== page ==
A Business Today article discusses how the growth of Vikram Akula’s SKS microfinance institution, its pursuit of commercial funding, and its initial public offering in 2010, may have been one of the first contributing factors to the microfinance crisis in India today. Some argue that SKS has served as a bad example for other microfinance institutions, which have in turn pursued aggressive growth strategies. Akula, for his part, says that the company’s financials are sound and that only its recoveries in Andhra Pradesh (where the crisis began) are slow. Akula also explains that SKS is implementing pilot projects to gold loans, housing loans, and mobile loans, among other schemes.
Vikram Akula’s SKS Microfinance , once the showcase company of the Indian microfinance sector, is having to re-design its business as well as salvage its reputation.
Less than a year ago, in August 2010, the company was riding high, having become the first microfinance institution, or MFI, to go in for an initial public offering which was received with much enthusiasm and oversubscribed nearly 14 times. Yet its fourth quarter results, for the year 2010/2011, report a loss of Rs 70 crore.
Worse, its reputation, along with that of the entire microfinance sector, has taken a battering, following suicides by poor borrowers in Andhra Pradesh allegedly due to coercive loan recovery methods resorted to by some MFIs, who had begun to resemble the very village moneylenders they sought to replace.
The Andhra government responded by restricting MFI activities, while the Reserve Bank of India too recently brought in regulations. The forever-clad-in-kurta Akula firmly denies any wrongdoing on SKS’s part. “Whatever happened was due to external factors and was not reflective of any fundamental flaw in our model,” he says. But he has also realised the need to look for new growth avenues. He is considering a four-way diversification of his business. Apart from microfinance, SKS will also provide gold loans (loans against gold), extend housing loans, besides loans to buy mobiles, and to replenish local grocery stores in a supply arrangement with the cash-and-carry chain, Metro. “The pilot projects have been yielding very encouraging results,” he says.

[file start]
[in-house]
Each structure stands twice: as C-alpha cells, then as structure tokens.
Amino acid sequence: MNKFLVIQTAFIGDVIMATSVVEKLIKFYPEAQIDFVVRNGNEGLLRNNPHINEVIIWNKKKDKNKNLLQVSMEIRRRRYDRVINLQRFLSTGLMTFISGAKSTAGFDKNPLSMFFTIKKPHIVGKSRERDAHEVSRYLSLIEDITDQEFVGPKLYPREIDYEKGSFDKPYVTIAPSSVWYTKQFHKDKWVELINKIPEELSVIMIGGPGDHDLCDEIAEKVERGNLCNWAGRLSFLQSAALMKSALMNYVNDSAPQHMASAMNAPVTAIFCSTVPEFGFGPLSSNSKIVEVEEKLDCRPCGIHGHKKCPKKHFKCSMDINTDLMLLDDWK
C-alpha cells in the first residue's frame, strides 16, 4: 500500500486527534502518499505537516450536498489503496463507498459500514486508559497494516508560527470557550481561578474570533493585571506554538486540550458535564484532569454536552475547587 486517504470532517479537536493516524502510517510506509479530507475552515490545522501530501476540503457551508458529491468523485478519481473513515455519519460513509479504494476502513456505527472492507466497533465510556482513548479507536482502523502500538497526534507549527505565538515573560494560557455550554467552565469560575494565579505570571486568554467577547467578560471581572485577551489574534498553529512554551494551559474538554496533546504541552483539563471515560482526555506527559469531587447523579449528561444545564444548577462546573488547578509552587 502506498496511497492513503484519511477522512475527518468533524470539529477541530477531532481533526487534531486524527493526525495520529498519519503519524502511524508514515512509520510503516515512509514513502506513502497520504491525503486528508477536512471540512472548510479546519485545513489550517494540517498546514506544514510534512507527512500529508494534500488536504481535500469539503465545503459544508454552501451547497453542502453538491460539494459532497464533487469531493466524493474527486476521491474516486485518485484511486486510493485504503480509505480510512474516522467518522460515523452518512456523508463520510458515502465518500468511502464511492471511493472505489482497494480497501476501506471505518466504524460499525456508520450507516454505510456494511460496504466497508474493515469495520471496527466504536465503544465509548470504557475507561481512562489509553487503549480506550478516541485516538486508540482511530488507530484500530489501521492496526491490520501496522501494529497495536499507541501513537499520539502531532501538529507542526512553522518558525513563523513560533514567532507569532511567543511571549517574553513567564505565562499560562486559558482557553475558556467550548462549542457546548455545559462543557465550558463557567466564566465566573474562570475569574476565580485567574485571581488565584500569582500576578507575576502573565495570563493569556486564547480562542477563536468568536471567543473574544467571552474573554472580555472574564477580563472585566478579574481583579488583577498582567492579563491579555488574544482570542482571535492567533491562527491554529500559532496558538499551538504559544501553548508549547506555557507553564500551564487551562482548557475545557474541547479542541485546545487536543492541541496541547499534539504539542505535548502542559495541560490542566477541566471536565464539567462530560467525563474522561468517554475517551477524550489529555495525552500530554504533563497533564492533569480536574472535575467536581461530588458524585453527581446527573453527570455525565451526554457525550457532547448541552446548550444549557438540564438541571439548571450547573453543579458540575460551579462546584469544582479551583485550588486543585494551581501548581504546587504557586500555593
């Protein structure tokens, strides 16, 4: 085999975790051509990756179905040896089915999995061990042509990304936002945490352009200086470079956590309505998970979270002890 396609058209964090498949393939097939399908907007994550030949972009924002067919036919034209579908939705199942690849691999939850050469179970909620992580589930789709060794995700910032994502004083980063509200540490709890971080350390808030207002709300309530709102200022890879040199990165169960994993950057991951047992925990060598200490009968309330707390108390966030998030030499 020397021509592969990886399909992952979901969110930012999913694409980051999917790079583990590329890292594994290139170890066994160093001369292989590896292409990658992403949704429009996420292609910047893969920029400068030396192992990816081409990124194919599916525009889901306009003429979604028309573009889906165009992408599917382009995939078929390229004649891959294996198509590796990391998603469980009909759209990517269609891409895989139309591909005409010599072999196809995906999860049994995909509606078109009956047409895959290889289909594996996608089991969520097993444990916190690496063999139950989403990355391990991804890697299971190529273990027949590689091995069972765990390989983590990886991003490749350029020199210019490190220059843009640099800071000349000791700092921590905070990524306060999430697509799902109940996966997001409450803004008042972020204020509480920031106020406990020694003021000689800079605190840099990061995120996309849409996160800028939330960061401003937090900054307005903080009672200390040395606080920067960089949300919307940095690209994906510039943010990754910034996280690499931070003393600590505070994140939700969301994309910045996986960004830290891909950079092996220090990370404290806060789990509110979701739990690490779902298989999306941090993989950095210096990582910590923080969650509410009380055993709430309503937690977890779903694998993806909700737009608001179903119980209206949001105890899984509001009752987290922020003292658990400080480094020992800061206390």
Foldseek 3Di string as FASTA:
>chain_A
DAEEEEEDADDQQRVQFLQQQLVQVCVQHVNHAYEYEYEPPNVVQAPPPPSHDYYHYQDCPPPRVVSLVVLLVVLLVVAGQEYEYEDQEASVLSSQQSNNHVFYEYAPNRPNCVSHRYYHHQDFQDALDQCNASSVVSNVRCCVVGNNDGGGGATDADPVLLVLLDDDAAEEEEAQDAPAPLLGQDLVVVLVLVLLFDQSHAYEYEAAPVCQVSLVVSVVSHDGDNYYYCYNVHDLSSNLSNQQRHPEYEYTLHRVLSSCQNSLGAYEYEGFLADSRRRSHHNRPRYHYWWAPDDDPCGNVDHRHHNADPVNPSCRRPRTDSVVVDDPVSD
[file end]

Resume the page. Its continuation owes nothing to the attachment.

But are external factors solely to blame for SKS’s decline? Not everyone agrees. “The IPO, the firm’s aggressive growth preceding it and the way it attracted others to follow suit laid the road to the current crisis,” says Sanjay Sinha, Managing Director, Micro-Credit Ratings International Ltd, an agency that rates MFIs. In an open letter to the Consultative Group to Assist the Poor, a World Bank resource agency on microfinance, he wrote: “The success of the IPO itself became a problem, tempting SKS promoters to take ill-timed management decisions, which invited further scrutiny and precipitated the Andhra government’s intervention.”
“SKS was the role model for many MFIs and its aggressive growth encouraged others to scale up similarly. This saw rapid growth with multiple loans to the same borrowers,” says Jayshree Vyas, Managing Director of SEWA Bank, and Chairperson of Sa-Dhan, an association of institutions involved in microfinance.
A look at the financials of 50-odd leading MFIs during the time that SKS began expanding rapidly shows how their yields (the amount realised on average from a client by an MFI) kept falling until 2006 and then began rising fast despite their dipping OER (operating expenses as a proportion of portfolio). Analysts and those like MCRIL’s Sinha link this to SKS’s decision in 2007 to work towards the IPO. “What happened thereafter was that MFIs snapped their relations with the poor borrowers,” says a leading sector expert requesting anonymity.
“There was no social development message, no hand-holding of the poor. It was down to spotting a borrower and engaging in a financial transaction,” says Vijayalakshmi Das, CEO, Ananya Finance for Inclusive Growth, and a respected name in the sector.
Though Akula says SKS’s fundamentals are sound and only recoveries in Andhra Pradesh are a problem following state interference, not many within the sector share his optimism over his company’s balance sheet. The common view seems to be that though SKS was flush with funds following the IPO, what needs to be seen is the way its balance sheet will look three to four years from now. Of the total gross loan portfolio of Rs 4,111 crore, the share of Andhra Pradesh (including the overdues) is Rs 1,285 crore. Even accounting for the 10.3 per cent recoveries continuing in the state, the company’s balance sheet will take a huge hit if SKS writes off such a large amount in the next three to four years. It is these fears that seems to be reflecting on the bourses with the SKS scrip dipping by around 70 per cent since October 2010, when the Andhra government ordinance came in.
But Akula is not unduly fazed – he merely sees the short term as “challenging”, the medium term as “a period of stability”, with a return to robust commercial operations in the long term.